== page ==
Gender, Power, and Talent

The Journey of Daoist Priestesses in Tang China

Jinhua Jia

Columbia University Press

Gender, Power, and Talent

Google Preview

Pub Date: March 2018

ISBN: 9780231184441

352 Pages

Format: Hardcover

List Price: $70.00£54.00

Pub Date: March 2018

ISBN: 9780231545495

352 Pages

Format: E-book

List Price: $69.99£54.00

Gender, Power, and Talent

The Journey of Daoist Priestesses in Tang China

Jinhua Jia

Columbia University Press

During the Tang dynasty (618–907), changes in political policies, the religious landscape, and gender relations opened the possibility for Daoist women to play an unprecedented role in religious and public life. Women, from imperial princesses to the daughters of commoner families, could be ordained as Daoist priestesses and become religious leaders, teachers, and practitioners in their own right. Some achieved remarkable accomplishments: one wrote and transmitted texts on meditation and inner cultivation; another, a physician, authored a treatise on therapeutic methods, medical theory, and longevity techniques. Priestess-poets composed major works, and talented priestess-artists produced stunning calligraphy.

In Gender, Power, and Talent, Jinhua Jia draws on a wealth of previously untapped sources to explain how Daoist priestesses distinguished themselves as a distinct gendered religious and social group. She describes the life journey of priestesses from palace women to abbesses and ordinary practitioners, touching on their varied reasons for entering the Daoist orders, the role of social and religious institutions, forms of spiritual experience, and the relationships between gendered identities and cultural representations. Jia takes the reader inside convents and cloisters, demonstrating how they functioned both as a female space for self-determination and as a public platform for both religious and social spheres. The first comprehensive study of the lives and roles of Daoist priestesses in Tang China, Gender, Power, and Talent restores women to the landscape of Chinese religion and literature and proposes new methodologies for the growing field of gender and religion.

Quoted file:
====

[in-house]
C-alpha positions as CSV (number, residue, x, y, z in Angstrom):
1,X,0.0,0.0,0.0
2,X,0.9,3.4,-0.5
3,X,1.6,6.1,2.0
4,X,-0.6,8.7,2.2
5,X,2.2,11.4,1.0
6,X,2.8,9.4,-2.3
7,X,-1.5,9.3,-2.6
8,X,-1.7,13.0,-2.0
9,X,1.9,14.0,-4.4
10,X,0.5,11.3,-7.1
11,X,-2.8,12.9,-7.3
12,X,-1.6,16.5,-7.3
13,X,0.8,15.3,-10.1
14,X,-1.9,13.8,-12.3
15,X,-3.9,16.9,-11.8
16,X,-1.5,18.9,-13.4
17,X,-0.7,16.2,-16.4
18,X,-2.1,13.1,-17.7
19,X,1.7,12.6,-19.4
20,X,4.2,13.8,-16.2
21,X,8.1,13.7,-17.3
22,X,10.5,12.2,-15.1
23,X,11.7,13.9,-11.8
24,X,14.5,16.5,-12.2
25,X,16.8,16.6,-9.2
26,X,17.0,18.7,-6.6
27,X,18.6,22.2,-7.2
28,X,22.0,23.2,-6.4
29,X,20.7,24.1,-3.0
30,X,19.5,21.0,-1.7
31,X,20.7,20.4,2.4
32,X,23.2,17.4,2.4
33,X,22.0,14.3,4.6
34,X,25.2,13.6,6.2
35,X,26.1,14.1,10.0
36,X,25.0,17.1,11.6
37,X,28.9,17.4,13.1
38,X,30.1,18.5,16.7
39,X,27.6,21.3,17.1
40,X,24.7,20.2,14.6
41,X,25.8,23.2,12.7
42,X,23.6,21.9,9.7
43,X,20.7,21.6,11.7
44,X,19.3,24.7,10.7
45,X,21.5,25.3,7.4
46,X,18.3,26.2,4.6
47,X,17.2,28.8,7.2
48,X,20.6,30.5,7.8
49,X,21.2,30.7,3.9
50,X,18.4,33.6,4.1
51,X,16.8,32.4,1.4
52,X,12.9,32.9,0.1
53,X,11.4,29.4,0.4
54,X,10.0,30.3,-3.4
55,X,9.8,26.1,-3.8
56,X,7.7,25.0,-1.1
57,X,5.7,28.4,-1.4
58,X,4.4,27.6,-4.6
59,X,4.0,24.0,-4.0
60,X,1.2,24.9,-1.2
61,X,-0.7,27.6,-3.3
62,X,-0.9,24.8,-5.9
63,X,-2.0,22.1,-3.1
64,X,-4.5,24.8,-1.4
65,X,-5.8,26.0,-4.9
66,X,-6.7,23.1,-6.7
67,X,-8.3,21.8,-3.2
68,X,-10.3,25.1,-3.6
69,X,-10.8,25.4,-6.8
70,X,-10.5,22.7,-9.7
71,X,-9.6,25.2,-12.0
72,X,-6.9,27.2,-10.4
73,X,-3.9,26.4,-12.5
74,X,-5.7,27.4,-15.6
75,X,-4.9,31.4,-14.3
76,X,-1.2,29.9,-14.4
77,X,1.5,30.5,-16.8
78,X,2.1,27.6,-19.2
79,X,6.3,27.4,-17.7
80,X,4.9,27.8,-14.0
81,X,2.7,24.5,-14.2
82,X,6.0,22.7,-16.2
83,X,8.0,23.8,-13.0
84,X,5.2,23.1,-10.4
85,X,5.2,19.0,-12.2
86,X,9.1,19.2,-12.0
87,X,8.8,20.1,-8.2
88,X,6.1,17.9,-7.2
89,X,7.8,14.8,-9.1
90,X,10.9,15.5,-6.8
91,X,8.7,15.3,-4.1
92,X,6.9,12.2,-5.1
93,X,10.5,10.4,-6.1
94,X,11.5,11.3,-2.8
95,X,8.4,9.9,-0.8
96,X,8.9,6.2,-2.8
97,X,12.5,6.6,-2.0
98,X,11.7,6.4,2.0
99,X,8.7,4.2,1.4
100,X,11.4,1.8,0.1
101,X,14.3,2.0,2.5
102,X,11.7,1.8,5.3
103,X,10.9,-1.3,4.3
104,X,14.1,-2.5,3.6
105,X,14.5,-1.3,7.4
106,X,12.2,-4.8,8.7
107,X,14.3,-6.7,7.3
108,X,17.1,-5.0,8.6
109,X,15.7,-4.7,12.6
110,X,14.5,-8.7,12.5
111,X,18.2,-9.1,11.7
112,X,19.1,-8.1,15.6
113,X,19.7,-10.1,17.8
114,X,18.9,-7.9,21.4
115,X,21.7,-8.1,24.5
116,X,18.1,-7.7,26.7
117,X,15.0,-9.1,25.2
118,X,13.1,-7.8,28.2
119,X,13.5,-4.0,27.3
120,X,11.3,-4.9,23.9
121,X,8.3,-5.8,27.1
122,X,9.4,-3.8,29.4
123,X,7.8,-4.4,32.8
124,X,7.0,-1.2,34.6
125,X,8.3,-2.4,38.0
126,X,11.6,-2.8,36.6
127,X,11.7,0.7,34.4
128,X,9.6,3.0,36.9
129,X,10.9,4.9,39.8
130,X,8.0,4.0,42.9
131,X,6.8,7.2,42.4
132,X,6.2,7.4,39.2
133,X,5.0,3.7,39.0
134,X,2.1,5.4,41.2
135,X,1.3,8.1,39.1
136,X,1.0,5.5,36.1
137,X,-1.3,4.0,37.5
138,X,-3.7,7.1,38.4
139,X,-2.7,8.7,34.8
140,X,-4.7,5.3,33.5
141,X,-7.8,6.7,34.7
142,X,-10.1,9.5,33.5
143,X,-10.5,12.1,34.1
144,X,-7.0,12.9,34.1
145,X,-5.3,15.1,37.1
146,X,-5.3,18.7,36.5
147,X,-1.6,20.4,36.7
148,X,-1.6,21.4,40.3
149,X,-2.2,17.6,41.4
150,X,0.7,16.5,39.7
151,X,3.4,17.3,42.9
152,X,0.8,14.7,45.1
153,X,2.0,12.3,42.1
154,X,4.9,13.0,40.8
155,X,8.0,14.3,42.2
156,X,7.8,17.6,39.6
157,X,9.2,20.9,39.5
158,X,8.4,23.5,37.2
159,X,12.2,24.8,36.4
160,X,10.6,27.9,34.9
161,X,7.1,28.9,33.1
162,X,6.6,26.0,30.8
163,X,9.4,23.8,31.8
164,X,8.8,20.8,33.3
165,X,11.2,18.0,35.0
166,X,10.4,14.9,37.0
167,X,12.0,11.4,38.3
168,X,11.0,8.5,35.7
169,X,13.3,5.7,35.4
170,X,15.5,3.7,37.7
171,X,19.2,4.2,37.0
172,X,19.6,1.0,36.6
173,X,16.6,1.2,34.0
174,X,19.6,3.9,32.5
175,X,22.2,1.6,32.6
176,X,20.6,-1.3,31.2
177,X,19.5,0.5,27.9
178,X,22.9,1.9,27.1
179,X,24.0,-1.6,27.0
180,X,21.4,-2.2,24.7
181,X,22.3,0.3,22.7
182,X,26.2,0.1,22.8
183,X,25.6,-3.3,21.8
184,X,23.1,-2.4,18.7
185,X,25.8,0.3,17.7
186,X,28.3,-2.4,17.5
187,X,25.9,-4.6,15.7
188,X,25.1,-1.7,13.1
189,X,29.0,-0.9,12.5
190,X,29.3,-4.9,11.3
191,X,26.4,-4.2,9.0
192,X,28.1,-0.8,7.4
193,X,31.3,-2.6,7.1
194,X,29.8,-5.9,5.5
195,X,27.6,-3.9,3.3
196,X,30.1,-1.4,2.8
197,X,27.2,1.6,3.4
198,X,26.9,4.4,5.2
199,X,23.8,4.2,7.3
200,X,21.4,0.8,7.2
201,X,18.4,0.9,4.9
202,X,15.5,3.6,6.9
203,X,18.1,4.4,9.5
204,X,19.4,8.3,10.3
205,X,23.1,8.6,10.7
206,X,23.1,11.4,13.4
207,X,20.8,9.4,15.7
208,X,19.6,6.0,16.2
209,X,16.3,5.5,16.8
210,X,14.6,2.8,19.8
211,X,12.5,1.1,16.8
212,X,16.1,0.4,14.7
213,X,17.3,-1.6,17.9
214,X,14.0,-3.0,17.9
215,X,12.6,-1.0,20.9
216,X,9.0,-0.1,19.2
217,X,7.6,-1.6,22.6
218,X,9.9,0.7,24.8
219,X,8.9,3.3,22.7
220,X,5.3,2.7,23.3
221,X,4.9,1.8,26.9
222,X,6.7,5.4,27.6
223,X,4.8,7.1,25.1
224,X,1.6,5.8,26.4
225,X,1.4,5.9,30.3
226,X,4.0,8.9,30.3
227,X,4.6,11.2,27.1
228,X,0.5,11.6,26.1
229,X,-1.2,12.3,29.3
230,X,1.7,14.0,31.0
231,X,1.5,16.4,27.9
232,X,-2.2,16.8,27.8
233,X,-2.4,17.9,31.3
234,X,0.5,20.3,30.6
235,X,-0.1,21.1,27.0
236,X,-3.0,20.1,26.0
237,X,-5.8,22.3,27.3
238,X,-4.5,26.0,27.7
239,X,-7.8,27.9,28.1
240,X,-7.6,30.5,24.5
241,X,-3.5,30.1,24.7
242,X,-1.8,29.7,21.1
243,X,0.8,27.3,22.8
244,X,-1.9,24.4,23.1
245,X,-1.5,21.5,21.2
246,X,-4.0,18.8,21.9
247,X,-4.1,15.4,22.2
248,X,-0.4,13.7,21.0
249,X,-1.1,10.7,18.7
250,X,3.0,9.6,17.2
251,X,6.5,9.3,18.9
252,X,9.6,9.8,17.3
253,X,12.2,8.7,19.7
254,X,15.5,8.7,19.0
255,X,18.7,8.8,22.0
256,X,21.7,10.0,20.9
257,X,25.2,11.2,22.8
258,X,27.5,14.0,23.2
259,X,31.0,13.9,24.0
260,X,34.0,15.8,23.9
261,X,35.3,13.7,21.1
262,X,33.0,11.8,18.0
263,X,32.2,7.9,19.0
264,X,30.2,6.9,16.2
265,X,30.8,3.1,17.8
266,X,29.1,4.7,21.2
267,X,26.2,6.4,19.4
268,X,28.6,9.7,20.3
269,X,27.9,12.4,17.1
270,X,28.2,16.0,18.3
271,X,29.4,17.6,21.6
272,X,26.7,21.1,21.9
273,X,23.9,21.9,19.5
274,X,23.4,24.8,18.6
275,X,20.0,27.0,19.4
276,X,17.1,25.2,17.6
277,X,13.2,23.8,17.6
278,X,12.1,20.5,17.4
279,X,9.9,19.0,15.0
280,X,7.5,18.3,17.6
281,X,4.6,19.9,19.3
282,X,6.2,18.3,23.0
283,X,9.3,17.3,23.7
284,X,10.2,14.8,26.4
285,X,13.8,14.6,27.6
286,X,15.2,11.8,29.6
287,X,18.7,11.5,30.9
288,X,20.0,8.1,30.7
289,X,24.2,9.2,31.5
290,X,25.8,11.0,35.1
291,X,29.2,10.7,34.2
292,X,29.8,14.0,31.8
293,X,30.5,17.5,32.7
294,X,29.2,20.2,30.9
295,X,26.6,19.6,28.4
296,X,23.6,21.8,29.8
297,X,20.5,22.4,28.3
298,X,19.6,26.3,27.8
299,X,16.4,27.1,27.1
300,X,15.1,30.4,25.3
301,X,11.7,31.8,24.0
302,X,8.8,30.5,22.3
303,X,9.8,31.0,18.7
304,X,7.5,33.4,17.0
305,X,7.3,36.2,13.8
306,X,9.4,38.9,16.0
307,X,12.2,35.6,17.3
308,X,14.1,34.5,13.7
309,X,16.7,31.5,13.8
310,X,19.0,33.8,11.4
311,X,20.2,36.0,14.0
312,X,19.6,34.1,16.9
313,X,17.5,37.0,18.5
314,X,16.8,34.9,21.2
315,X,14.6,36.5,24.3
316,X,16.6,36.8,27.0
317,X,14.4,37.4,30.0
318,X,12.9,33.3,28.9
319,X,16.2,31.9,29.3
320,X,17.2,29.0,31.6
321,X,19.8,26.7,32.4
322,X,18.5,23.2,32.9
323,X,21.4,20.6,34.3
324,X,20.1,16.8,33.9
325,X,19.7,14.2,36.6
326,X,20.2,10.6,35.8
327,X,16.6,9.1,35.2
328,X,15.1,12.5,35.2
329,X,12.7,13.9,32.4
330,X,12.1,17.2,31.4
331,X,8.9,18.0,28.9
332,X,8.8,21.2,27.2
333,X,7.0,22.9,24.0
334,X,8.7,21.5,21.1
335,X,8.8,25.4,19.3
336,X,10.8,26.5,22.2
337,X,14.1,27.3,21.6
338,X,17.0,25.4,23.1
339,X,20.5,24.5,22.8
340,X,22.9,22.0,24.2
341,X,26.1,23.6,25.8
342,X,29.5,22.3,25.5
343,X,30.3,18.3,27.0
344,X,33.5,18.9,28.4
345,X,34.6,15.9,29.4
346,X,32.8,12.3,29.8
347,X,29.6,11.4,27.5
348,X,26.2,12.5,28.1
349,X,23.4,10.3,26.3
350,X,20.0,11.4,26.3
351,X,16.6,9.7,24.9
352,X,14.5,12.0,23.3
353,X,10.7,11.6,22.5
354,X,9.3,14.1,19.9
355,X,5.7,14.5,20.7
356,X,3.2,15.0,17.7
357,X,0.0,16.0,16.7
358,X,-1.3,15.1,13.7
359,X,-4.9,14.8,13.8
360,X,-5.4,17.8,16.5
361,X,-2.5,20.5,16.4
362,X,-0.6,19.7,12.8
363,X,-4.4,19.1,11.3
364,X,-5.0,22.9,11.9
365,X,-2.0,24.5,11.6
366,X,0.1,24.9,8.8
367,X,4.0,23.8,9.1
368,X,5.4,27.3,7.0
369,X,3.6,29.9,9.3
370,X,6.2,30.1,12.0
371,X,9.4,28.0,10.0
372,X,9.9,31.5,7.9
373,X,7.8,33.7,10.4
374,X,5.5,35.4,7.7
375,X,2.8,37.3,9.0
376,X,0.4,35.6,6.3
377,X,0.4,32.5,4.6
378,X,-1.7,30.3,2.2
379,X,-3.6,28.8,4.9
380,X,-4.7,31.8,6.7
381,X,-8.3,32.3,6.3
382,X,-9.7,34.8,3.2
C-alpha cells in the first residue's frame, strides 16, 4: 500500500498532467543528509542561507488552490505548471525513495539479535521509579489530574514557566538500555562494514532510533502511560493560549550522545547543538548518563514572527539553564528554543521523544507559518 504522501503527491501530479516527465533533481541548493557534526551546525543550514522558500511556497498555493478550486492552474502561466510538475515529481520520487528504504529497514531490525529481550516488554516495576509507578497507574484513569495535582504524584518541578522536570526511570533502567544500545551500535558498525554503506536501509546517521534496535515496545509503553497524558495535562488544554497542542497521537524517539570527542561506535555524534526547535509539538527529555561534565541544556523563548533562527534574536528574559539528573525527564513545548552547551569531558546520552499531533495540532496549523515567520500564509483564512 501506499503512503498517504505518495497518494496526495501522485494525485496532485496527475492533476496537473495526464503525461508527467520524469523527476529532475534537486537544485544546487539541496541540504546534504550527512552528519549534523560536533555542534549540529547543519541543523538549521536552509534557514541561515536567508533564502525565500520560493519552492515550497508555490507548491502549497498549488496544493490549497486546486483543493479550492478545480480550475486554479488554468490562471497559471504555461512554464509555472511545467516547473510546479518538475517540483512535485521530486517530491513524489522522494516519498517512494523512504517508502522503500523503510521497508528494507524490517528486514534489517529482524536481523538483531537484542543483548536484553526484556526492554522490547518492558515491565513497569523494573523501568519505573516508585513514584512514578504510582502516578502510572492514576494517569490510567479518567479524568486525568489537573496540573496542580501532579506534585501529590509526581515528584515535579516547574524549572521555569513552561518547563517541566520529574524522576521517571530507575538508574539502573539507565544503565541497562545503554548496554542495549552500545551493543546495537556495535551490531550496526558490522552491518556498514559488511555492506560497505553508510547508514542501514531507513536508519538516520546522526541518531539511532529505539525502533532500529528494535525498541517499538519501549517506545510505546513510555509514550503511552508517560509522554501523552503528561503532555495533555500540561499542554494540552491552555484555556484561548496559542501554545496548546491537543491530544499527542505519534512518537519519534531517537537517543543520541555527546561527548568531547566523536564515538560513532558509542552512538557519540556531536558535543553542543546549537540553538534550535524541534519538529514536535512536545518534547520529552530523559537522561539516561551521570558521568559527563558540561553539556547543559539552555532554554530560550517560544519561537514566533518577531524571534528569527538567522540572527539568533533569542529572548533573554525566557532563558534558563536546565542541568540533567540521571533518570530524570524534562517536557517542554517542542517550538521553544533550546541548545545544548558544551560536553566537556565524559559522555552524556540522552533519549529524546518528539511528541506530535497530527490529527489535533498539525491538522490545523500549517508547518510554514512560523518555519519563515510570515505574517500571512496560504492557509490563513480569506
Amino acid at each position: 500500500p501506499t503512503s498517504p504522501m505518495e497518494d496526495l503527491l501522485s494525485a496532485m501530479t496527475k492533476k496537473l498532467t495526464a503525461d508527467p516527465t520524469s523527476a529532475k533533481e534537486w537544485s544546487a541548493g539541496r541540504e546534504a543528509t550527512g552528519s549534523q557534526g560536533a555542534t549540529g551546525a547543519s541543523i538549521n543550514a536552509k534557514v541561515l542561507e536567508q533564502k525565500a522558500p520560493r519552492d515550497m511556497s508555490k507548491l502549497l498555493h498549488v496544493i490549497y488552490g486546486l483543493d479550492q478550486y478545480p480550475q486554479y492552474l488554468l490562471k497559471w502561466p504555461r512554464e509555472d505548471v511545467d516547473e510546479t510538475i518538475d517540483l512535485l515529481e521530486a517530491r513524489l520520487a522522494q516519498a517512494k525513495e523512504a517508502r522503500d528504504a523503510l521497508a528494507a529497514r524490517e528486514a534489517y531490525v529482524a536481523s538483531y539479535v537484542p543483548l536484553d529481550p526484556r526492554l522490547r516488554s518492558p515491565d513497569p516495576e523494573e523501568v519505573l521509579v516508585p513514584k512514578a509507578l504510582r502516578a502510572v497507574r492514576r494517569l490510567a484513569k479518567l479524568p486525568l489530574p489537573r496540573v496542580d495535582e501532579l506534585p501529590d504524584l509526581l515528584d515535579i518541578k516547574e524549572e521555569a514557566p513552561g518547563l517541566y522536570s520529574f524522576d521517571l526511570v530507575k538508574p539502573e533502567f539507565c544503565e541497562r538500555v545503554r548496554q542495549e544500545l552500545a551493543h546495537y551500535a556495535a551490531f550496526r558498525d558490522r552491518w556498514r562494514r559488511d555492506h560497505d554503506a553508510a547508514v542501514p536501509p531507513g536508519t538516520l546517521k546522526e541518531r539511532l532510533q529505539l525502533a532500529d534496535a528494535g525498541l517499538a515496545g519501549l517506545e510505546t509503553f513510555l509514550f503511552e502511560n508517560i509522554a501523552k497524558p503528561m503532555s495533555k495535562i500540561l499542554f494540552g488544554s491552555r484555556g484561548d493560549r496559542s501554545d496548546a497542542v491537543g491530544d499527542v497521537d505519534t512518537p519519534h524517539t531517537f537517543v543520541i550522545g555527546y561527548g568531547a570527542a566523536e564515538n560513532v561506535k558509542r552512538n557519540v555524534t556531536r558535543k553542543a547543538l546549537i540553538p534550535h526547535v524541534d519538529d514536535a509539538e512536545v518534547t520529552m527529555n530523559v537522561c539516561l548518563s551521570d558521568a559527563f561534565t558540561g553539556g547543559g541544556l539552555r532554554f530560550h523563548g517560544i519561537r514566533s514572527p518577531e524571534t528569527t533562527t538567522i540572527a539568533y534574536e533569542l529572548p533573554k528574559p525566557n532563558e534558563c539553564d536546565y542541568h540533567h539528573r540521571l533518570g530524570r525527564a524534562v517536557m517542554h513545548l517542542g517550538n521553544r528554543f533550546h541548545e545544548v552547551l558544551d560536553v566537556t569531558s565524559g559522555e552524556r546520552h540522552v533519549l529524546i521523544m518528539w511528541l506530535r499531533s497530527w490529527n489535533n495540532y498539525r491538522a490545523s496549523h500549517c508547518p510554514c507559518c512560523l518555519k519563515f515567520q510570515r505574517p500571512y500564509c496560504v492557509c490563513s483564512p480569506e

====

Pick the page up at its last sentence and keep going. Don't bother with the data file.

Written by a rising leader in Chinese religious studies applying an interdisciplinary approach that combines religious, literary, and gender studies, and searching through all available sources and recovering many new texts, Gender, Power, and Talent examines both the conventional and ‘unconventional’ roles played by Tang Daoist priestesses in the historical context of the Tang dynasty. Nanxiu Qian, Rice University
Gender, Power, and Talent argues that Daoist women of medieval China played an important role in the religion and in the society of the time; that their emergence as a major social force is unprecedented in Chinese history; and that they developed a new form of identity both as women and as Daoists. The gender-critical perspective of the book together with its meticulous historical research makes it a unique contribution to the field. Livia Kohn, Boston University
Elite Daoist nuns of the Tang dynasty used to have a scandalous reputation. Jinhua Jia does them justice; the gossip is accounted for, but more important elements are added to the picture: the uneasy invention of Daoist monasticism, the debates around female religiosity and poetic expression, and the rise of early modern self-cultivation practices. This gendered history of medieval Daoism is a major addition to our understanding of Chinese religious cultures. Vincent Goossaert, Université PSL, École Pratique des Hautes Études
Using previously unknown mortuary inscriptions, rare Dunhuang manuscripts, and a broad range of received texts, Jia offers a revealing panorama of women's religious practices from medieval China. This study of Tang Daoist priestesses from various backgrounds brings the lives of these many remarkable women out of the shadows. Cultural and social history at its best. Paul W. Kroll, University of Colorado, Boulder
By making meticulous use of important new sources and re-viewing older ones with an informed and insightful gender-critical eye, Jinhua Jia has admirably succeeded in finally releasing Tang dynasty Daoist women from the traditional stereotypes, whether romantically idealistic or moralistically censorious, that have so long obscured their significant accomplishments in such diverse areas as scriptural exegesis, ritual practice, medicine, literature, and the arts. Beata Grant, Washington University in St. Louis
List of Figures and Tables
Acknowledgments
List of Abbreviations
Introduction
1. The Rise of Daoist Priestesses as a Gendered Religio-Social Group
2. Destiny and Power of the Ordained Royal Women
3. Religious Leadership, Practice, and Ritual Function
4. Liu Moran and the Daoist Theory of Inner Cultivation
5. Longevity Techniques and Medical Theory: The Legacy of Hu Yin
6. The Yaochi ji and Three Daoist Priestess-Poets
7. Unsold Peony: The Life and Poetry of the Priestess-Poet Yu Xuanji
Conclusion
Appendix: Du Guangting and the Hagiographies of Tang Daoist Women
Notes
Bibliography
Index

About the Author

Jinhua Jia is a professor in the Department of Chinese Culture at the Hong Kong Polytechnic University. She is the author of The Hongzhou School of Chan Buddhism in Eighth- Through Tenth-Century China (2006) and coeditor of Gendering Chinese Religion: Subject, Identity, and Body (2014).